Upon hearing the news Stevens and Dr. James Hall proceeded immediately to Russell’s headquarters where the general insisted on an immediate autopsy. In the presence of twenty of his professional colleagues, Stevens examined the body and found that lingering effects of the Spotsylvania wound had killed Ellis, concluding, “A sharp splinter of bone from one of the ribs was found with its acute point piercing vital organs.”
Stevens further described his findings in his letter to his wife, “I made the examination and found that the ramrod had split a splinter of bone from one of the ribs, and that splinter, as sharp as a needle, had been piercing & irritating the internal organs ever since he was wounded. Abscesses had formed & broken in the spleen & the diaphragm had been haggled through, and finally the splinter had pierced the lung & had killed him instantly.” The surgeon preserved parts of the rib and diaphragm for medical study and noted Ellis’s physical toughness, “It is wonderful that during the month he had been on duty he had made no complaint of pain, although his countenance showed constant suffering.”
Like the misinformed rumors of heart disease had earlier, the full coroner’s report now evidently spread through the ranks with remarkable speed and detail. Corporal John F.L. Hartwell, 121st New York, wrote a detailed summary the next day to his wife. “He was shot with a ramrod which shattered a rib, a piece of the bone could not be extracted & it remained loose on the inside. Yesterday morning this bone in contact with his liver or heart & caused almost immediate death, his body was sent immediately north.”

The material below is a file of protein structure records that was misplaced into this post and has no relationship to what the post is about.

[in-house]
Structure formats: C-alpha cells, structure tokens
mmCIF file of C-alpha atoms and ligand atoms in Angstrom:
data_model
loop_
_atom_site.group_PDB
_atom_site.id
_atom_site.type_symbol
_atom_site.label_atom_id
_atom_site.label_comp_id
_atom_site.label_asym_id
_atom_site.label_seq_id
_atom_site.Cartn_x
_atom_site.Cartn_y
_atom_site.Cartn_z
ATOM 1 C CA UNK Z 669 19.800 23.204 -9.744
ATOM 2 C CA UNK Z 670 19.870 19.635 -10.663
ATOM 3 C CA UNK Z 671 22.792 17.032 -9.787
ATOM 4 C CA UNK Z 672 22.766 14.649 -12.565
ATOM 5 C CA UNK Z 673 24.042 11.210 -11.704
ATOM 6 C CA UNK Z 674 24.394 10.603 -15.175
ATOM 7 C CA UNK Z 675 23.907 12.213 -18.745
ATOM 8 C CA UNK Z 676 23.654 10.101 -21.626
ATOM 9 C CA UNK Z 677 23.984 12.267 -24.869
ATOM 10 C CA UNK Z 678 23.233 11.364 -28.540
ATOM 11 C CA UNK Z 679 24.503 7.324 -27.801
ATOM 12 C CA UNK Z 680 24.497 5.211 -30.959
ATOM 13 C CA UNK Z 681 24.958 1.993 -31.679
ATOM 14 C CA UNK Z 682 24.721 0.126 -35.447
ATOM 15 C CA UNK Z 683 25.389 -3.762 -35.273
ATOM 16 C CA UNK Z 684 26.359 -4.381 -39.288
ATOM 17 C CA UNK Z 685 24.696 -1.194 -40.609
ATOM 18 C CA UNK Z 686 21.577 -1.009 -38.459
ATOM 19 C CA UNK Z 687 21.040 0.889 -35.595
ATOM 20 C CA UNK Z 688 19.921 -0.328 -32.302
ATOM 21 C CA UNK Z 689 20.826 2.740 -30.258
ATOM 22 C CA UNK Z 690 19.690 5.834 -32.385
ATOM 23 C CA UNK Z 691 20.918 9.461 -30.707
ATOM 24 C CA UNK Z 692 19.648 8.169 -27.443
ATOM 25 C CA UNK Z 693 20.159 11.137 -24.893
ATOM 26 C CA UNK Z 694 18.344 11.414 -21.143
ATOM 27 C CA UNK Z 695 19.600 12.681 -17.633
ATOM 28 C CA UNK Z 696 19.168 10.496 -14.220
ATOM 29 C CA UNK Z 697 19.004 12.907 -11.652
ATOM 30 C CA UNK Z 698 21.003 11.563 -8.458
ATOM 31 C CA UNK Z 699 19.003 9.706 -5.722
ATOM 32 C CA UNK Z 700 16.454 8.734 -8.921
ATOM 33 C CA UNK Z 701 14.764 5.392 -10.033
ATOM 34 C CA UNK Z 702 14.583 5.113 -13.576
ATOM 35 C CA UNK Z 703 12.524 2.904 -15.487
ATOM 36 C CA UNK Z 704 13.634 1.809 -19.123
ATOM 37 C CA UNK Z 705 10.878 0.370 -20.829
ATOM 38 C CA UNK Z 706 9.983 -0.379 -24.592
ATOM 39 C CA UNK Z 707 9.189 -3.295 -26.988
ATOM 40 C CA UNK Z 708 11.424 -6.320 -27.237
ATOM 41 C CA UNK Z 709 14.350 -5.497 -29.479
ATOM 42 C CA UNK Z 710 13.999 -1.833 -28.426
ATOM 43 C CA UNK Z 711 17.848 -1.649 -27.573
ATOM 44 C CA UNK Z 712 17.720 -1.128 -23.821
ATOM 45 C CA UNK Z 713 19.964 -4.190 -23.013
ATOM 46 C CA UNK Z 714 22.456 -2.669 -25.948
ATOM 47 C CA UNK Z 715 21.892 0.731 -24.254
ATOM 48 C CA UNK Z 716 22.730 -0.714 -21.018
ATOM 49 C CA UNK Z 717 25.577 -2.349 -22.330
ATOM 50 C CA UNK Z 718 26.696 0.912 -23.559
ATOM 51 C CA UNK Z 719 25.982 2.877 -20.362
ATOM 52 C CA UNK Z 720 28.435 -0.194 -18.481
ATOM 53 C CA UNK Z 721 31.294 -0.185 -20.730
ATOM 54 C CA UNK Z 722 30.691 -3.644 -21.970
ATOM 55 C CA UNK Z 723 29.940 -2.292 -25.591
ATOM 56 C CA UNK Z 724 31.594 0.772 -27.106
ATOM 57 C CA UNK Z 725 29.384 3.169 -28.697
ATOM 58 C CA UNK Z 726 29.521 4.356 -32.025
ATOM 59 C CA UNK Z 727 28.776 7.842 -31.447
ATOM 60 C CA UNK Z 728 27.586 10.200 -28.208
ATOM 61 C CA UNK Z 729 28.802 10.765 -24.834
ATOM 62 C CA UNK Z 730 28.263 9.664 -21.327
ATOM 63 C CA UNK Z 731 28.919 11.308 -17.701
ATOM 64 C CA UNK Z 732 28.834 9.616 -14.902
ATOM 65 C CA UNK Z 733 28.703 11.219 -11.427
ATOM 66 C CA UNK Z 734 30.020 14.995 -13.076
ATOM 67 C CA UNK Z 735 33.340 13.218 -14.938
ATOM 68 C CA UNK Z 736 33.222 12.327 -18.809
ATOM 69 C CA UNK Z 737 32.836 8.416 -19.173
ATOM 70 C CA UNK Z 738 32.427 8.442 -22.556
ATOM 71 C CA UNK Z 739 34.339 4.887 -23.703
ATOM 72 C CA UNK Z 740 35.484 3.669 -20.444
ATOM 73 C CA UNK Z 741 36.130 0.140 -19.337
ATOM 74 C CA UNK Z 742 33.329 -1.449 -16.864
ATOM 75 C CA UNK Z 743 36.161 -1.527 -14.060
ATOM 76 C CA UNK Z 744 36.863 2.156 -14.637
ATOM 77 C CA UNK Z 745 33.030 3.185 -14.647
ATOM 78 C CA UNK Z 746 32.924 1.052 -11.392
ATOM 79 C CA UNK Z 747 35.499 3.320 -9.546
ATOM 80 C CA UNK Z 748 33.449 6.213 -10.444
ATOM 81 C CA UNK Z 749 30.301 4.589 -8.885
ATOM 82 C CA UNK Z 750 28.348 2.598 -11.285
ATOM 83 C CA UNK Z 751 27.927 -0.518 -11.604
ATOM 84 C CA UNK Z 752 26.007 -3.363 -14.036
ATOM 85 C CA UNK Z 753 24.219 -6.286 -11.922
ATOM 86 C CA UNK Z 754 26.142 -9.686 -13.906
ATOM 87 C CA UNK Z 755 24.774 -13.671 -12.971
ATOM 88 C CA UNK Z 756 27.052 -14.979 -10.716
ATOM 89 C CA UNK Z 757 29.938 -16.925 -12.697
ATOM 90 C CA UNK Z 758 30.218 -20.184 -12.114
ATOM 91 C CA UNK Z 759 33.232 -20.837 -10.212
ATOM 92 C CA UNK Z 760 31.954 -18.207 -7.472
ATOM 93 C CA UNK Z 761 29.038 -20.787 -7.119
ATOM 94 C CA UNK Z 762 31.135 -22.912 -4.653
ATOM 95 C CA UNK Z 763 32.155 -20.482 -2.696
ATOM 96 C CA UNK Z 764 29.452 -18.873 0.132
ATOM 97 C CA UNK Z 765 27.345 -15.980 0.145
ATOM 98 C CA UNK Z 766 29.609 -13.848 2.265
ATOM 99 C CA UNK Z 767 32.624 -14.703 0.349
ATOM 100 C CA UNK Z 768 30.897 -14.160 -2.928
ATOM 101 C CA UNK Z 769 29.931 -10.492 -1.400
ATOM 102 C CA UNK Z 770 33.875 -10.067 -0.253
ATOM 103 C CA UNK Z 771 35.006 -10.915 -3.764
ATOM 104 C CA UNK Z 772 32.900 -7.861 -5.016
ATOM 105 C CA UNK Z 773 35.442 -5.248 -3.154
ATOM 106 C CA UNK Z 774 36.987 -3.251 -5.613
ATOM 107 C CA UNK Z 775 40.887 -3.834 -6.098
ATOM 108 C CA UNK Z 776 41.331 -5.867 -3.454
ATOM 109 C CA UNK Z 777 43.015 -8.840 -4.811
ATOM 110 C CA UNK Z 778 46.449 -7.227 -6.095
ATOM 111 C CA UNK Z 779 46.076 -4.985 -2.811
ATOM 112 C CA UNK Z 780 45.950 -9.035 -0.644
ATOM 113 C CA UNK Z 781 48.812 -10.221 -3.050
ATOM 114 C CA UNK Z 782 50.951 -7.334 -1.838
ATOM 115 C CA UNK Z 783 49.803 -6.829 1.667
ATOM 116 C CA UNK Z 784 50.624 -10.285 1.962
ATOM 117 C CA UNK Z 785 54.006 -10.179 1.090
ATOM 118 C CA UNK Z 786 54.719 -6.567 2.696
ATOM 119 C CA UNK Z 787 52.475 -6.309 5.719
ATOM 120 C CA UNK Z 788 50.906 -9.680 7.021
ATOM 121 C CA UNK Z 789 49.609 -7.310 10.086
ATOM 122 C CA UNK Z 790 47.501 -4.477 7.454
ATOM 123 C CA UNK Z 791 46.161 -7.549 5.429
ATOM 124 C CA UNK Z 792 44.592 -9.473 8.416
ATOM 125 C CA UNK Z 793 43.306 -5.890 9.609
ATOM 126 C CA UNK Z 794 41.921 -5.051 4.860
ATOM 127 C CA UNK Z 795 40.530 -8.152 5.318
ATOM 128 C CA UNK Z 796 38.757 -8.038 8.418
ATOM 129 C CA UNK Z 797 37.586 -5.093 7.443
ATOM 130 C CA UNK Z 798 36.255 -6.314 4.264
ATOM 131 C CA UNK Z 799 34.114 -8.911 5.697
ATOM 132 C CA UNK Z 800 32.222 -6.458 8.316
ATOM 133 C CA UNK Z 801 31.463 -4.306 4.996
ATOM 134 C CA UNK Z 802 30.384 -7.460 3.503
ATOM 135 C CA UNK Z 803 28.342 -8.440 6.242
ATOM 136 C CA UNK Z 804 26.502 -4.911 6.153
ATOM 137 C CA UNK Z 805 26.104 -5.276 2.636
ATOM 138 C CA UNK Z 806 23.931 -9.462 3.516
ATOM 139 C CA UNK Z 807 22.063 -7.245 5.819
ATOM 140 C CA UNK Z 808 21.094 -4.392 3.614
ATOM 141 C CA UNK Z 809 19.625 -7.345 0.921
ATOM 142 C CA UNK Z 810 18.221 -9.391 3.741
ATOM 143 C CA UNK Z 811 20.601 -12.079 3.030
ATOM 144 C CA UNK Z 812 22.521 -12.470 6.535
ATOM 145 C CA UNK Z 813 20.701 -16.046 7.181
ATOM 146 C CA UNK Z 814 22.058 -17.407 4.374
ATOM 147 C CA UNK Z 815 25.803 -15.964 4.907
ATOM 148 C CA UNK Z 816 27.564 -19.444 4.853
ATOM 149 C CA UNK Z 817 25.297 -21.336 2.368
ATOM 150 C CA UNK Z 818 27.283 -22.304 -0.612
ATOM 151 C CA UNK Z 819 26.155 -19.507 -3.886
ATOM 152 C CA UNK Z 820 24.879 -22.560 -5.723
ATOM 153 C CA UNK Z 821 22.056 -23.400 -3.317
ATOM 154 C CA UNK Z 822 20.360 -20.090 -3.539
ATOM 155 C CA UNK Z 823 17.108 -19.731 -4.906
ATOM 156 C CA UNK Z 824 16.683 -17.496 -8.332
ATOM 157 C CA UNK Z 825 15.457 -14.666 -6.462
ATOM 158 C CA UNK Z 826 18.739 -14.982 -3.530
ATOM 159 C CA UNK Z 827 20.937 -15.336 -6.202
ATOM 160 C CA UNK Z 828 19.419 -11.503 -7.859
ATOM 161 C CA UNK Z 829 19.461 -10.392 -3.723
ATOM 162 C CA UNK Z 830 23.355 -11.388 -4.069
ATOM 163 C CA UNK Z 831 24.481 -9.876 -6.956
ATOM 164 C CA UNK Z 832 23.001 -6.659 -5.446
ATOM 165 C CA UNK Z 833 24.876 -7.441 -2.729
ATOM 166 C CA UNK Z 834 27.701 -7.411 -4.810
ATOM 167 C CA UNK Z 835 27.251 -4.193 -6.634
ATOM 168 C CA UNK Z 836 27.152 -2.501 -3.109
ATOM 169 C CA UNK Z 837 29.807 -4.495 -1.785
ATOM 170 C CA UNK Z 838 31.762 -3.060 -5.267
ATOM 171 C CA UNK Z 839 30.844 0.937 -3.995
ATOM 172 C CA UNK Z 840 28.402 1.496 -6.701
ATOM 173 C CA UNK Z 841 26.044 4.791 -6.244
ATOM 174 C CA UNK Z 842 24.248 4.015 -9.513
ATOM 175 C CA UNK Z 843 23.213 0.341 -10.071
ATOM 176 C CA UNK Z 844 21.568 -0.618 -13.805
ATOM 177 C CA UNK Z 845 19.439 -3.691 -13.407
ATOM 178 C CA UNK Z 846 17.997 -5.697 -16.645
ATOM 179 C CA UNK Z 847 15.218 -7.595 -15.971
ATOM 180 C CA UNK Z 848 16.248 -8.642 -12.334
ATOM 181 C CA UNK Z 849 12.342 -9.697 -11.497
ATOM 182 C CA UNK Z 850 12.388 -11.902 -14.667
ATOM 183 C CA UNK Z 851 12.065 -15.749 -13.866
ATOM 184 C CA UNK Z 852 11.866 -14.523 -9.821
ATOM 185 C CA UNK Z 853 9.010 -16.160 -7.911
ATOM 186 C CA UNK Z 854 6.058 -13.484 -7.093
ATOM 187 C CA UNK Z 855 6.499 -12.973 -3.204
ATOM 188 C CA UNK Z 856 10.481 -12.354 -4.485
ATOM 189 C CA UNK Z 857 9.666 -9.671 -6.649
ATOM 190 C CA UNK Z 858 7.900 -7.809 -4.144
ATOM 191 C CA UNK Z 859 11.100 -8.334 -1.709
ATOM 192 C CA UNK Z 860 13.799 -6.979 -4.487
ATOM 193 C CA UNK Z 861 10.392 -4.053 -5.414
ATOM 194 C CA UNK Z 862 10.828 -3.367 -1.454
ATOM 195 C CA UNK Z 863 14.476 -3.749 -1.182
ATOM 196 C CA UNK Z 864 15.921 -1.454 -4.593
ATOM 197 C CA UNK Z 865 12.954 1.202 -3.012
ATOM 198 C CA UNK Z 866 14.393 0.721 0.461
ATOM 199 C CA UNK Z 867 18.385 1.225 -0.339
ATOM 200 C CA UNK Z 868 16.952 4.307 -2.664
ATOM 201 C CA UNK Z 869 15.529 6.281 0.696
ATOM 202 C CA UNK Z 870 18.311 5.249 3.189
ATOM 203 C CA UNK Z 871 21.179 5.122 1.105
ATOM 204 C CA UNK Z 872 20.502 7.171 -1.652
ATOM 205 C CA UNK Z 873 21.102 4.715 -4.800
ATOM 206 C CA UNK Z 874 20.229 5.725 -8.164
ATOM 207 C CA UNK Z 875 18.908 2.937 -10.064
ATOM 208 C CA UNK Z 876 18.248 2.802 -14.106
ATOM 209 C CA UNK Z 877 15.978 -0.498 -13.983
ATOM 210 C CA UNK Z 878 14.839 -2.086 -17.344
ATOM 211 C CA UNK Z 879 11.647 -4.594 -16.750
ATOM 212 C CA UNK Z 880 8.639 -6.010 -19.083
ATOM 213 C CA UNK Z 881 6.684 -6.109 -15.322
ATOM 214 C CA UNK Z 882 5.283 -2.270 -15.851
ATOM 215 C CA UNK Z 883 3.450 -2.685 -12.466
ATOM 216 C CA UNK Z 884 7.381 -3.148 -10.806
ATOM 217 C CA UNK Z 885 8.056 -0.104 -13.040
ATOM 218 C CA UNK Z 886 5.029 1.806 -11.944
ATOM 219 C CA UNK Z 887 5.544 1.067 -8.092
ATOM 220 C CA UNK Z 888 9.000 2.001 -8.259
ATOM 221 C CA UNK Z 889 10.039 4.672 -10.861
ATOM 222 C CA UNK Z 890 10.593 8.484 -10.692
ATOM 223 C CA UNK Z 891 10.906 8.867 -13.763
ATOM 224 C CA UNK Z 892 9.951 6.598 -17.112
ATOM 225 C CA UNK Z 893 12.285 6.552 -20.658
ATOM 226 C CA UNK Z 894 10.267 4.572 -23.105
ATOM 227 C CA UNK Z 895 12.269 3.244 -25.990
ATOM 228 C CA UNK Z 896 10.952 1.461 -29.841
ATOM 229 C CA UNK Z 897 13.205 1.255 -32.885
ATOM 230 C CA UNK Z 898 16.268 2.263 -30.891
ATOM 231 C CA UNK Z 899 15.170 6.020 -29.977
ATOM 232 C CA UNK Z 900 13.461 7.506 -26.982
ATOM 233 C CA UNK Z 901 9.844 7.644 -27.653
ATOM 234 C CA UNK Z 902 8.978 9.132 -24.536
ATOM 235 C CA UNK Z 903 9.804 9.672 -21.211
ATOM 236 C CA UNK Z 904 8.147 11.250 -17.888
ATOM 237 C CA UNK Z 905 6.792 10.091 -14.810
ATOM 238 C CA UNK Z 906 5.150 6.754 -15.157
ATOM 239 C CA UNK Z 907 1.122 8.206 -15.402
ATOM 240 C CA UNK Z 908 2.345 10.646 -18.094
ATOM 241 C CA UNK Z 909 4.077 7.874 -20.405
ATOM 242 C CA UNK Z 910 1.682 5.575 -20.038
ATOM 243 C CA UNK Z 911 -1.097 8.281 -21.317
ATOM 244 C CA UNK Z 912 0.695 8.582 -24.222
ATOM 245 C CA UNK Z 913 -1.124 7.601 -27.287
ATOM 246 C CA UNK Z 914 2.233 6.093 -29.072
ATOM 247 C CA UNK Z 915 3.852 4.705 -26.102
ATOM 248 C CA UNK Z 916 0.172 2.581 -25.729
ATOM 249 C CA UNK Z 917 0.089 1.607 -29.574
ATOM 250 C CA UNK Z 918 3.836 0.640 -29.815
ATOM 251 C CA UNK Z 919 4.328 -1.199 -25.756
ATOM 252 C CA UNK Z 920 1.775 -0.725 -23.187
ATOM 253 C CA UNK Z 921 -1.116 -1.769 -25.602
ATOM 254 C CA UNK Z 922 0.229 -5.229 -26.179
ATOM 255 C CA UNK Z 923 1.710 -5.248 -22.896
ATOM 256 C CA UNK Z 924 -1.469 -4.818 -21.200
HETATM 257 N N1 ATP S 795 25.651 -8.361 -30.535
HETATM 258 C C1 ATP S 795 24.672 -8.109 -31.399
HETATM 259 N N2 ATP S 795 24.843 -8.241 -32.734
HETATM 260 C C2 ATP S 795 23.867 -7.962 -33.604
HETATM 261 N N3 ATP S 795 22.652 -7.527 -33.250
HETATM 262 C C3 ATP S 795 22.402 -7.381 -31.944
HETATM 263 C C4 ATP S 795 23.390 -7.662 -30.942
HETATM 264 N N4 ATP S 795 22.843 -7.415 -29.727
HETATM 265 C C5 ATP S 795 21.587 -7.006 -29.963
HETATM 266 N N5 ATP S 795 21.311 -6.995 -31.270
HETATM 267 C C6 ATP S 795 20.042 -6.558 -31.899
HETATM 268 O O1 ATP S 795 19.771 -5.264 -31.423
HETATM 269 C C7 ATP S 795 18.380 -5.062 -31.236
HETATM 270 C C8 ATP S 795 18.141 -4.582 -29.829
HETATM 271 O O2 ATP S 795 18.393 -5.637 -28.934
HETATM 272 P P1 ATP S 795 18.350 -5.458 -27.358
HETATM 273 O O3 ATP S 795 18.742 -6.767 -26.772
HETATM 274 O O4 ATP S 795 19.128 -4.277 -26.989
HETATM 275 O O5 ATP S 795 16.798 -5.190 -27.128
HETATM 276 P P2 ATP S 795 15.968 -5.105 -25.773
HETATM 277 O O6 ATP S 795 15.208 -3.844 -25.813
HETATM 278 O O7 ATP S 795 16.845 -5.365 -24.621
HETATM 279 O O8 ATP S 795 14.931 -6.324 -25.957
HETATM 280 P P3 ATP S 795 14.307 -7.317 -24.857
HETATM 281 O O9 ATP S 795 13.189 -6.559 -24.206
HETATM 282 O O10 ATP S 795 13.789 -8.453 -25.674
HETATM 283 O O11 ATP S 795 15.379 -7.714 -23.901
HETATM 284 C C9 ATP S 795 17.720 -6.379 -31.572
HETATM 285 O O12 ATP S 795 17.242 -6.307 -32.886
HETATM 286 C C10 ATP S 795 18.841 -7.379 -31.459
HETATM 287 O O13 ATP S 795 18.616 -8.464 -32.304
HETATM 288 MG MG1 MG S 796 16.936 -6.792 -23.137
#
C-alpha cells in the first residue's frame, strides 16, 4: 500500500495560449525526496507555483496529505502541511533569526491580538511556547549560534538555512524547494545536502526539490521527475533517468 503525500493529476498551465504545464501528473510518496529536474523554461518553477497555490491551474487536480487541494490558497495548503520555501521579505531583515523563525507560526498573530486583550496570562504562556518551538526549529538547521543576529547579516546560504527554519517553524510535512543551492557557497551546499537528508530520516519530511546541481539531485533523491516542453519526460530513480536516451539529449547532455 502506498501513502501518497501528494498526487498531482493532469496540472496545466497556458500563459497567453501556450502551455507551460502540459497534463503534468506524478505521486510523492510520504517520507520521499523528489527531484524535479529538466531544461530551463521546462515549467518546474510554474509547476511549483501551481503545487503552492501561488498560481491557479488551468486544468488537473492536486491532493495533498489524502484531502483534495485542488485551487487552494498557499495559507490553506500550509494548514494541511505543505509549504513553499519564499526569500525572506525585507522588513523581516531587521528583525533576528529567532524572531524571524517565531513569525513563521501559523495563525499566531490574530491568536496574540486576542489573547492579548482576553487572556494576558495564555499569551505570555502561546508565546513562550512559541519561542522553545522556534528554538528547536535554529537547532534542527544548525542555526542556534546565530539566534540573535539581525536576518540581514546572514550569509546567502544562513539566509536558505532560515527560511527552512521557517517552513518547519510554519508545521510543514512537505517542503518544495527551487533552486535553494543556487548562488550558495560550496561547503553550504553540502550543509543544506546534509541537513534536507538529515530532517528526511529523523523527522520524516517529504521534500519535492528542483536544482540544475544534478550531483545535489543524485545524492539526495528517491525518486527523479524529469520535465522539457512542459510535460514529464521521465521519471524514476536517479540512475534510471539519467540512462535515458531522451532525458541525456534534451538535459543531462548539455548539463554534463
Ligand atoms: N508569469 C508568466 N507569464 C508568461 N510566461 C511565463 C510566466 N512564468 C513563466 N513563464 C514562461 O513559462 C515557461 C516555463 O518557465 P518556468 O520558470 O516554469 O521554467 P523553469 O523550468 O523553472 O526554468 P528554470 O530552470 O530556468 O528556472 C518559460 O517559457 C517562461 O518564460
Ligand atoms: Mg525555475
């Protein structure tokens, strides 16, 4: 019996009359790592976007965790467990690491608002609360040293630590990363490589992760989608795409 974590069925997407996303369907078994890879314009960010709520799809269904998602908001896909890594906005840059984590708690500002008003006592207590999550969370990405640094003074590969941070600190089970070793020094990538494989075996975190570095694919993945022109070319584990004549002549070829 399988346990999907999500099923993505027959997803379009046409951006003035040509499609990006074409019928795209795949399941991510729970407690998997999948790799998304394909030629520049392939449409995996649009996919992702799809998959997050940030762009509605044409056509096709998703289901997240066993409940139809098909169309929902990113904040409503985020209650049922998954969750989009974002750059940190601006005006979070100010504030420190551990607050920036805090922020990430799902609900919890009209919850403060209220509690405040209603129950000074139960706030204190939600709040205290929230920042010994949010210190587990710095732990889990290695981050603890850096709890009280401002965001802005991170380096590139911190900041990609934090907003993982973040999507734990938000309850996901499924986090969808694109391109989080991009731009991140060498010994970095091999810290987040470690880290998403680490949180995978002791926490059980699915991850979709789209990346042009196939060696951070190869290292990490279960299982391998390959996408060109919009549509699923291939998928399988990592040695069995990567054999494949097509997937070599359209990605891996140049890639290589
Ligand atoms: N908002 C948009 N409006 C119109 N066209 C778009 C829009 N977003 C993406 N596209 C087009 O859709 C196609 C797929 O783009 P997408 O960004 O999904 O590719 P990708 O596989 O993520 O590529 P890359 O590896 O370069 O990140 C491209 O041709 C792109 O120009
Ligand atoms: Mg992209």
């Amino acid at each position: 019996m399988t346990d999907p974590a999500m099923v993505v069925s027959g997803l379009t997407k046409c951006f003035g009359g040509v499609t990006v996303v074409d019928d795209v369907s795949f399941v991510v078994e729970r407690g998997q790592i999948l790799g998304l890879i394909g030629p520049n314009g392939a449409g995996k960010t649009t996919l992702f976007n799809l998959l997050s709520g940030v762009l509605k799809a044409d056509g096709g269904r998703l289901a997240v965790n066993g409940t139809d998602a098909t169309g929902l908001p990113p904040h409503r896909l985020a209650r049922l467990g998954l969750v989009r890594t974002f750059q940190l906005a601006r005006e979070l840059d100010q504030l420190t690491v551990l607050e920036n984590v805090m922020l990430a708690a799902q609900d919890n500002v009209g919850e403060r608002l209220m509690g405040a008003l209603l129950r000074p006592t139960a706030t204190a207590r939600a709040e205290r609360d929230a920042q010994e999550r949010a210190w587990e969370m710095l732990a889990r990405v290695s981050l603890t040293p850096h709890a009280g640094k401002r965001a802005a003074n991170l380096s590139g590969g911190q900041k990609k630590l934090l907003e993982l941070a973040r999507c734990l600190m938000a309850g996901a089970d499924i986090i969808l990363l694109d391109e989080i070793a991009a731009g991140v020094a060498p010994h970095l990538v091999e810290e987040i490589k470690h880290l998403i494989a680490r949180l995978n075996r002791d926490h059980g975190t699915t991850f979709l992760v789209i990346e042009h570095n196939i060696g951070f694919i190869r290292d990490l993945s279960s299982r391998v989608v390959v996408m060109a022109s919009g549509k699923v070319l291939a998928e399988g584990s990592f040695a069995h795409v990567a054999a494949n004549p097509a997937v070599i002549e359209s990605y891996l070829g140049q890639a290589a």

While the medical professionals examined the corpse, Russell set his own staff to work in preparing an elaborate funeral procession. The entire 1st Division turned out as the fallen officer’s remains were carried to a train bound for New York. “It was the most impressive and grand pageant that I ever witnessed,” recalled Stevens. “I have often seen military displays on a far larger scale, but nothing to compare with its solemn sublimity.”
Ellis’s body was wrapped in a silken flag and laid in state next to Russell’s headquarters in a large tent draped with the Stars and Stripes. The 49th New York marched past, unarmed, as mourners and formed next to the tent in two ranks facing each other. Chaplain Winthrop Henry Phelps, 2nd Connecticut Heavy Artillery, offered a brief sermon, deemed “very appropriate and impressive” by Stevens.